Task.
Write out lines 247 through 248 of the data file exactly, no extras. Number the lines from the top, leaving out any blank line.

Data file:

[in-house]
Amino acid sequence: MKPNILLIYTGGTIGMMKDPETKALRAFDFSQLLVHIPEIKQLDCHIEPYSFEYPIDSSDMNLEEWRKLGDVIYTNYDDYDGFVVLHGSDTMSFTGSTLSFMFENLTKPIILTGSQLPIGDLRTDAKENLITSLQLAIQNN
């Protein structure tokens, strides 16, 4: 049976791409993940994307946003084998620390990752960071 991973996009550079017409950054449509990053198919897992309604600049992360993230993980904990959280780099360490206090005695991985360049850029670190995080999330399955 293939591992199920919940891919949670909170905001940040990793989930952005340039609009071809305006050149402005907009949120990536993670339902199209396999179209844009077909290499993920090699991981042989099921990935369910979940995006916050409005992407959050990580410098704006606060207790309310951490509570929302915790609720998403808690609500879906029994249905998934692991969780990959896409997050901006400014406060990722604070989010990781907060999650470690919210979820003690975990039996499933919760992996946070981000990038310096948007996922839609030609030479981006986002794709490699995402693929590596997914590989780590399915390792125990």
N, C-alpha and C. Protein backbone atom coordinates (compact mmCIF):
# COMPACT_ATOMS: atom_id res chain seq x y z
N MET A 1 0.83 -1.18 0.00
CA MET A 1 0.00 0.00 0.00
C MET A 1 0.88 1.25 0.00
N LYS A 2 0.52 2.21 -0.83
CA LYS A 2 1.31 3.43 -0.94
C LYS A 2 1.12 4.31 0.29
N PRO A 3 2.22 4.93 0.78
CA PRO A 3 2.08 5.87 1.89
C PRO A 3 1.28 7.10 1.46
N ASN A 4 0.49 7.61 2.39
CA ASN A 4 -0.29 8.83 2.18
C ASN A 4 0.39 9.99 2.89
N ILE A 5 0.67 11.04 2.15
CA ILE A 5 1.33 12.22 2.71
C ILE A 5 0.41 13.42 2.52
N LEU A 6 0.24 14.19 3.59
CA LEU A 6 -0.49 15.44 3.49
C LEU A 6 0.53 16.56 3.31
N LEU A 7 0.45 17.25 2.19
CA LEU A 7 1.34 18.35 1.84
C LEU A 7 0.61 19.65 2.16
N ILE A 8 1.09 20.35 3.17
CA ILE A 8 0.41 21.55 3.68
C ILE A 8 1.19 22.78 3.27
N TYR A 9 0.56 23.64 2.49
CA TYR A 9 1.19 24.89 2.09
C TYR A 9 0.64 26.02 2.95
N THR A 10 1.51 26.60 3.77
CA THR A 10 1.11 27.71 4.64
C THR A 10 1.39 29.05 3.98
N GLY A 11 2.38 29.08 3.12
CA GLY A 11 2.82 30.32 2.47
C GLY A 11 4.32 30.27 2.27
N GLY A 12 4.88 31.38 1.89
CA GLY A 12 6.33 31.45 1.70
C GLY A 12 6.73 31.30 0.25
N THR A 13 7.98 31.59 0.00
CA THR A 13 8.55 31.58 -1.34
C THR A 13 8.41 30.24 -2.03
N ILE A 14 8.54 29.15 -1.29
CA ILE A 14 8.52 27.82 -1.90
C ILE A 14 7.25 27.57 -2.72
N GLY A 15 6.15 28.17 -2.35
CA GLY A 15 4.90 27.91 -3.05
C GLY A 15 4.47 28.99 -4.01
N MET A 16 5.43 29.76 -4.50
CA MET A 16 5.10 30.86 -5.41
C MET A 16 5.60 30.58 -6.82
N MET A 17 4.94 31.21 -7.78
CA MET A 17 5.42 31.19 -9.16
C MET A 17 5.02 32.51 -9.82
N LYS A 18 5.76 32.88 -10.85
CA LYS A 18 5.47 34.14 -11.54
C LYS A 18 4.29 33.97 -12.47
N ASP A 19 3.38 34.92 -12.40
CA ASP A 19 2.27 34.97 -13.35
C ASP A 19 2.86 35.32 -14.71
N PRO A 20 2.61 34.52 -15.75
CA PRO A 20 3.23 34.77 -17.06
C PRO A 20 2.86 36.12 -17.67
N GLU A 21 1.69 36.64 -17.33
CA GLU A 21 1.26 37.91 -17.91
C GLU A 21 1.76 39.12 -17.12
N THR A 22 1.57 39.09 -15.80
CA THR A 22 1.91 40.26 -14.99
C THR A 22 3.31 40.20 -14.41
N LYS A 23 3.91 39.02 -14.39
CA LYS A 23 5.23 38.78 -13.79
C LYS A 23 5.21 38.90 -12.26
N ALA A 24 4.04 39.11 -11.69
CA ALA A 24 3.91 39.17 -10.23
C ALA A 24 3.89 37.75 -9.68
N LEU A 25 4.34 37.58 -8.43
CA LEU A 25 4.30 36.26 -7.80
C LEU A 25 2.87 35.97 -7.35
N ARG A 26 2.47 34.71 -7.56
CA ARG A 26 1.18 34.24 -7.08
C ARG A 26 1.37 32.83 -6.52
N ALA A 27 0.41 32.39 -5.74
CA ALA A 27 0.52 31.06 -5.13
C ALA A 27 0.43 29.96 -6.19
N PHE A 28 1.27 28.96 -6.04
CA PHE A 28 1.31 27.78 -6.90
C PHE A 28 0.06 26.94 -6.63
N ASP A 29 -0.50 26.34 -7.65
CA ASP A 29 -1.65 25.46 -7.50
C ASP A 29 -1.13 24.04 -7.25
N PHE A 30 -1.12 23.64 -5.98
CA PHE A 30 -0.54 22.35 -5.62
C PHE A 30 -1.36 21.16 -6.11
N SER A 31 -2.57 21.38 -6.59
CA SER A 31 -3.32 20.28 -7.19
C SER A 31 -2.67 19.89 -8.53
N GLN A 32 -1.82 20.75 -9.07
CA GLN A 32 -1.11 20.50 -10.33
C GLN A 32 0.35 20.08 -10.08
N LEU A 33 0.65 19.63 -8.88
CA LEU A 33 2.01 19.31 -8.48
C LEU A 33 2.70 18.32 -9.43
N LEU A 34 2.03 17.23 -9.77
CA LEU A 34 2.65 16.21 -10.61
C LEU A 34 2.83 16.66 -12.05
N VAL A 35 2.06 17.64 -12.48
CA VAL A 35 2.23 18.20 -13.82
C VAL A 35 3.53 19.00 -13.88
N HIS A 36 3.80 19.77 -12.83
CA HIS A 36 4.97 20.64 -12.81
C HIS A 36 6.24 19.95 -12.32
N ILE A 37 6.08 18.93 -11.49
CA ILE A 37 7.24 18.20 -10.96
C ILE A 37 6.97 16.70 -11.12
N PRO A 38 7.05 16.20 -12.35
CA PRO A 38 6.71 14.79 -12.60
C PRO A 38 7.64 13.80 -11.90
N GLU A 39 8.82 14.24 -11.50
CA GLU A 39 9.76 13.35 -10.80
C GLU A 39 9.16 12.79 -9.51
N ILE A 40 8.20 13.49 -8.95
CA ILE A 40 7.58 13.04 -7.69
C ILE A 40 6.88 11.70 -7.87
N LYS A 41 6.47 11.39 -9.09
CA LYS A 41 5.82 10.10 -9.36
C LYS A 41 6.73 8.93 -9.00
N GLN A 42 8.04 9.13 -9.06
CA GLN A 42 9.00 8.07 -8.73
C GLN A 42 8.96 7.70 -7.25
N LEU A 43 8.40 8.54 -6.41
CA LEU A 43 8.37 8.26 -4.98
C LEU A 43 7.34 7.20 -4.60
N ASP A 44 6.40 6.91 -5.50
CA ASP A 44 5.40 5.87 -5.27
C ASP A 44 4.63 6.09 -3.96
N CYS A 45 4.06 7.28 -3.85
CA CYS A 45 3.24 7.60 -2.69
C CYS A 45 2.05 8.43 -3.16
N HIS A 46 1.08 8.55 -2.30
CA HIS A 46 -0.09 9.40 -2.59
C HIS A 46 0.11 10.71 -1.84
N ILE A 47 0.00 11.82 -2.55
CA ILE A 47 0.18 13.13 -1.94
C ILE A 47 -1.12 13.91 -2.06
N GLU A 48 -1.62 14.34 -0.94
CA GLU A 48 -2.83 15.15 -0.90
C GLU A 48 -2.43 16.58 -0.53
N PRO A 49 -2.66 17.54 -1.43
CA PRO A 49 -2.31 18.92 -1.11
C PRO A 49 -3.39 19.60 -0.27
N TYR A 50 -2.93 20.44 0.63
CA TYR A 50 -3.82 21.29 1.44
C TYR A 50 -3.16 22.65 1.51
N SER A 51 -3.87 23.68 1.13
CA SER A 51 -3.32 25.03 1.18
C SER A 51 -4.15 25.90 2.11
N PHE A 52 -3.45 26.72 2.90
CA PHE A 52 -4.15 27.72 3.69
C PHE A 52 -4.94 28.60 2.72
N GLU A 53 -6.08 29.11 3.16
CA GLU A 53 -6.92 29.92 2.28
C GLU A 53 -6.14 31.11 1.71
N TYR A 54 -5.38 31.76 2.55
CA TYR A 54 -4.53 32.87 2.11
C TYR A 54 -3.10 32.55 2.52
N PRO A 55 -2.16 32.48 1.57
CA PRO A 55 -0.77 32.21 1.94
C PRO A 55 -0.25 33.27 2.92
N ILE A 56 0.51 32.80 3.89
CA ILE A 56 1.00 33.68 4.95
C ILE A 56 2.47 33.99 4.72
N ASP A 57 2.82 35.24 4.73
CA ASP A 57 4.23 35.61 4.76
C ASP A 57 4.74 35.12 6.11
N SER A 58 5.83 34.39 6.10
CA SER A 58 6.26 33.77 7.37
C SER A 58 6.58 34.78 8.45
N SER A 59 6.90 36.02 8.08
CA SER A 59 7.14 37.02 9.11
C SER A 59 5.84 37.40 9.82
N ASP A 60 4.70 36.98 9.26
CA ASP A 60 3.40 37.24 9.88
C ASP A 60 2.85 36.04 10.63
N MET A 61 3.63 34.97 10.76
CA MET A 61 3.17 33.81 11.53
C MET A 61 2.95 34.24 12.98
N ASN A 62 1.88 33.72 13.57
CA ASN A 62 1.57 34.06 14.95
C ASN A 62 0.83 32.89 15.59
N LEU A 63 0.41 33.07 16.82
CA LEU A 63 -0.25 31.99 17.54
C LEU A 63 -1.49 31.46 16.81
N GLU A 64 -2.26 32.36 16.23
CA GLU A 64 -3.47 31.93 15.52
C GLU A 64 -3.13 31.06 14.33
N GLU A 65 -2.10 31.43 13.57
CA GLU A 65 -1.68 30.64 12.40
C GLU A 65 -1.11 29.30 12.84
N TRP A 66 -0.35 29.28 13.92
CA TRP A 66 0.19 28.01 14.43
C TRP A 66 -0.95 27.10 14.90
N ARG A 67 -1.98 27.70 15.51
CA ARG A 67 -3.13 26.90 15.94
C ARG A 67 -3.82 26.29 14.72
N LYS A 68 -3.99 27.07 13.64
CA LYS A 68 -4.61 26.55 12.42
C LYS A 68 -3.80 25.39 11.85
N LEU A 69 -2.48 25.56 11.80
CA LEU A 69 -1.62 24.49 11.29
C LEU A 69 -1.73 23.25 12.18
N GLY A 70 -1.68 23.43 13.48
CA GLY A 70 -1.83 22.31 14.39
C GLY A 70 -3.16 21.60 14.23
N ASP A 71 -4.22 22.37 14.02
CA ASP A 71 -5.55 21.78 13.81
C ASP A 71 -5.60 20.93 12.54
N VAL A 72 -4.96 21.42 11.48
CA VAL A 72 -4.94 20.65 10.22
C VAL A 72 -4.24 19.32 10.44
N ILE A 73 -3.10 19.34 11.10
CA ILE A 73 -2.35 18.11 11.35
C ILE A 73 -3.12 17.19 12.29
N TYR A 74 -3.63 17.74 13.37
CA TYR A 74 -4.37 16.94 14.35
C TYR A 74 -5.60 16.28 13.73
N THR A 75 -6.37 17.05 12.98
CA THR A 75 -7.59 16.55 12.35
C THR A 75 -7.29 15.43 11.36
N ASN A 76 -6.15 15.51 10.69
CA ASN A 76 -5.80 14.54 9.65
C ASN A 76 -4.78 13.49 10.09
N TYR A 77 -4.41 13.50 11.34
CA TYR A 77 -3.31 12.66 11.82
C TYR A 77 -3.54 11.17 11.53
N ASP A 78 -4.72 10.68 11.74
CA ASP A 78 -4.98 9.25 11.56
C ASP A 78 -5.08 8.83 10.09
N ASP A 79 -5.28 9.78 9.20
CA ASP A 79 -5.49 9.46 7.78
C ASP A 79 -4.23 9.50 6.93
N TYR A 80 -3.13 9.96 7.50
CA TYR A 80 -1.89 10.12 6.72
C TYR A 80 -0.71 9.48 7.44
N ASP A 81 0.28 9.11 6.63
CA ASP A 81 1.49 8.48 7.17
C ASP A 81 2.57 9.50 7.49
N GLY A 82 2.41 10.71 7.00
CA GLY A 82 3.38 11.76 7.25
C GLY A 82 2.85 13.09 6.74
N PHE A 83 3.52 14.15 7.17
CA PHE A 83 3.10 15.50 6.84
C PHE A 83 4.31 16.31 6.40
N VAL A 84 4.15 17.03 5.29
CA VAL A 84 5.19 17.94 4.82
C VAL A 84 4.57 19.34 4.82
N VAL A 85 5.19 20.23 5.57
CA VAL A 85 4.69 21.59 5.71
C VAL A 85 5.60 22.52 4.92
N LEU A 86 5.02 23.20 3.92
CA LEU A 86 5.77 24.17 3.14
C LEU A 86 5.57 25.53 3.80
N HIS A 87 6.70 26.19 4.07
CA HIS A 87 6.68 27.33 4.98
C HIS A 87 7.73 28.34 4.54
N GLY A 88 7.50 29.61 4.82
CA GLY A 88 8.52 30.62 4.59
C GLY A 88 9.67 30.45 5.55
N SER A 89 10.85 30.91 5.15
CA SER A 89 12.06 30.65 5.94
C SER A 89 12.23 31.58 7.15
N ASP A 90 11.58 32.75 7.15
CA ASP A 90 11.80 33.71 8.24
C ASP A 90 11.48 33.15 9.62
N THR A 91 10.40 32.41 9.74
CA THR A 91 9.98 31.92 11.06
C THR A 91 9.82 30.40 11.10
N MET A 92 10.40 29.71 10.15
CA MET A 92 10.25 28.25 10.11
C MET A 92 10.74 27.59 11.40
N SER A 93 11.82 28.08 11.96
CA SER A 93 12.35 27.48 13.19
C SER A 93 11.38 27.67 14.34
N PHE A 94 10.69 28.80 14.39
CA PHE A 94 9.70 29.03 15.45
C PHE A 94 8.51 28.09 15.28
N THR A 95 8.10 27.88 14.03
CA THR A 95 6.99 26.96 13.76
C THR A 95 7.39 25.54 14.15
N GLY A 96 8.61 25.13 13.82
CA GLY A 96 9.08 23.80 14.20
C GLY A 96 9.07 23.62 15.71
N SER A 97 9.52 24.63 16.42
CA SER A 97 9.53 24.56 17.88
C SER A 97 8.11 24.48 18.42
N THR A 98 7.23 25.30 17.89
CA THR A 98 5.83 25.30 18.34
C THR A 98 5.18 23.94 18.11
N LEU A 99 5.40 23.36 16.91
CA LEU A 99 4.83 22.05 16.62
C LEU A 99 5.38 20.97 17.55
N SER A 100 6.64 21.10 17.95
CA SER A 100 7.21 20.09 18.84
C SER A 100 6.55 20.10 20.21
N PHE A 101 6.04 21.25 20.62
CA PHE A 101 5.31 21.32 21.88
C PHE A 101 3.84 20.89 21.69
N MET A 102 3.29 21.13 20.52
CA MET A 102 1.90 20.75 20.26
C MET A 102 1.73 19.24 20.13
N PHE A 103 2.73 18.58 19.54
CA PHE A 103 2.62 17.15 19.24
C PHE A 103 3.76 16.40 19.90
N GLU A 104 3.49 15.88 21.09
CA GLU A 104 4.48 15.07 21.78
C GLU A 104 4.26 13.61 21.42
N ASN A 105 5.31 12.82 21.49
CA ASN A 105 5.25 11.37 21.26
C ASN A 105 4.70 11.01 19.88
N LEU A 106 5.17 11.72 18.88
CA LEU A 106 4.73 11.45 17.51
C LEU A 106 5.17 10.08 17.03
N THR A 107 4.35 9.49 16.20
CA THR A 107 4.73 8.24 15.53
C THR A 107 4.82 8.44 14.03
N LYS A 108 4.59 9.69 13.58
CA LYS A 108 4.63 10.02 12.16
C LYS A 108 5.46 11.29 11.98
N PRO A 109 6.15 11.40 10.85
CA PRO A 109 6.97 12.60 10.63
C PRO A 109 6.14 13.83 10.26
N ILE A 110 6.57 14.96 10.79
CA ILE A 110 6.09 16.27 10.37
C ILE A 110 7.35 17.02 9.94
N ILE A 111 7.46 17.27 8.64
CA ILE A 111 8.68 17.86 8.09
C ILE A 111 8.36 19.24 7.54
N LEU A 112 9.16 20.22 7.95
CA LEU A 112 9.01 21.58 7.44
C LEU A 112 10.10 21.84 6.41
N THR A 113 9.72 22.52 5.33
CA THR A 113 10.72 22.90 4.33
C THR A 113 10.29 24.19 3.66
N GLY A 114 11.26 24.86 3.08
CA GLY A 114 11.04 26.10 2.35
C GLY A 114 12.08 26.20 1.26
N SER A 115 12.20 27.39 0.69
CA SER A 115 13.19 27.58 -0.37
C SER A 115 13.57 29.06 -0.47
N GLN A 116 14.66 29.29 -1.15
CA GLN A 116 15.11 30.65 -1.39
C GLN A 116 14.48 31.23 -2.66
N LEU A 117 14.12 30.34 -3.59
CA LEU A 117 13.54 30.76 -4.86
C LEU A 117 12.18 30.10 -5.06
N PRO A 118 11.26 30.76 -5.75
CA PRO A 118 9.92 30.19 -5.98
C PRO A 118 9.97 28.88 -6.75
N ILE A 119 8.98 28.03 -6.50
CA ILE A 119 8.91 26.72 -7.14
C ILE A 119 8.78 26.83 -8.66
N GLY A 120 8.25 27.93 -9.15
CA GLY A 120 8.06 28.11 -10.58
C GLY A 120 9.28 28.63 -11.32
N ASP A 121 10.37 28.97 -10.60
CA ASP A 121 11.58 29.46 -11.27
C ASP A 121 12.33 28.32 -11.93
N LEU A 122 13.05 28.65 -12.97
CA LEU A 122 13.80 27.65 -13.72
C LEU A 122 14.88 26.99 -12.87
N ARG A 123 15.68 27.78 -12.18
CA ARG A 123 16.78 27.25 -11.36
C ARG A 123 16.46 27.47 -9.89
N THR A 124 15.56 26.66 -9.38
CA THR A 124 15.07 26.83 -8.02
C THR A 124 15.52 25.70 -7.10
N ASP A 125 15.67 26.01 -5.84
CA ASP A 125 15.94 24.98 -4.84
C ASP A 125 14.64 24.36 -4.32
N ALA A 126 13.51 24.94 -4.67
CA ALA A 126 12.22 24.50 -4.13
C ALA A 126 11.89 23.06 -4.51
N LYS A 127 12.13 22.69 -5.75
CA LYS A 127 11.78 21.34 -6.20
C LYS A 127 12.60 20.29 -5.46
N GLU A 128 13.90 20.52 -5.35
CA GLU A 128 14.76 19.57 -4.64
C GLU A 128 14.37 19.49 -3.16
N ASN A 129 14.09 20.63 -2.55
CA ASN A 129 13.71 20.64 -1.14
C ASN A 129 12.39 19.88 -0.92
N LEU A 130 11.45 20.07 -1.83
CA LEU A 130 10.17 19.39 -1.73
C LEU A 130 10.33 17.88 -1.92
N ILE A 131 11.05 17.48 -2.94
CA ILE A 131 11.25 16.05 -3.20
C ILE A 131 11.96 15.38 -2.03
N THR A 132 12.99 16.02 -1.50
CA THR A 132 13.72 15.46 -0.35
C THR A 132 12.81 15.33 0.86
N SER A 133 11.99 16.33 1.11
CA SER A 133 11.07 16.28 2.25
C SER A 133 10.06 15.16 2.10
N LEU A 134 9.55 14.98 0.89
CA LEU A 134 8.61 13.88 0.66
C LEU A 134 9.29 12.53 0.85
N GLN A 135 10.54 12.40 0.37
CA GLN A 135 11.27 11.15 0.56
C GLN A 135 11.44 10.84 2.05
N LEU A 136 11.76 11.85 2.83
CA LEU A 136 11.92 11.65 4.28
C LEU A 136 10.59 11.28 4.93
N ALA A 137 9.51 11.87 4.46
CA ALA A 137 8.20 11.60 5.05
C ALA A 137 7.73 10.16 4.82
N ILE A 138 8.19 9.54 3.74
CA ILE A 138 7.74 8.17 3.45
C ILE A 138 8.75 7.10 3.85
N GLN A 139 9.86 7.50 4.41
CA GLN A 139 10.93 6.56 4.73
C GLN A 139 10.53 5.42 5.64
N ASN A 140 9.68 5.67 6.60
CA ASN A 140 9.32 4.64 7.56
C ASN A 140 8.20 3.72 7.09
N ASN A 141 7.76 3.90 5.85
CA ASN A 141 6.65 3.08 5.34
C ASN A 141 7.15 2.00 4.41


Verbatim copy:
CA ASP A 81 1.49 8.48 7.17
C ASP A 81 2.57 9.50 7.49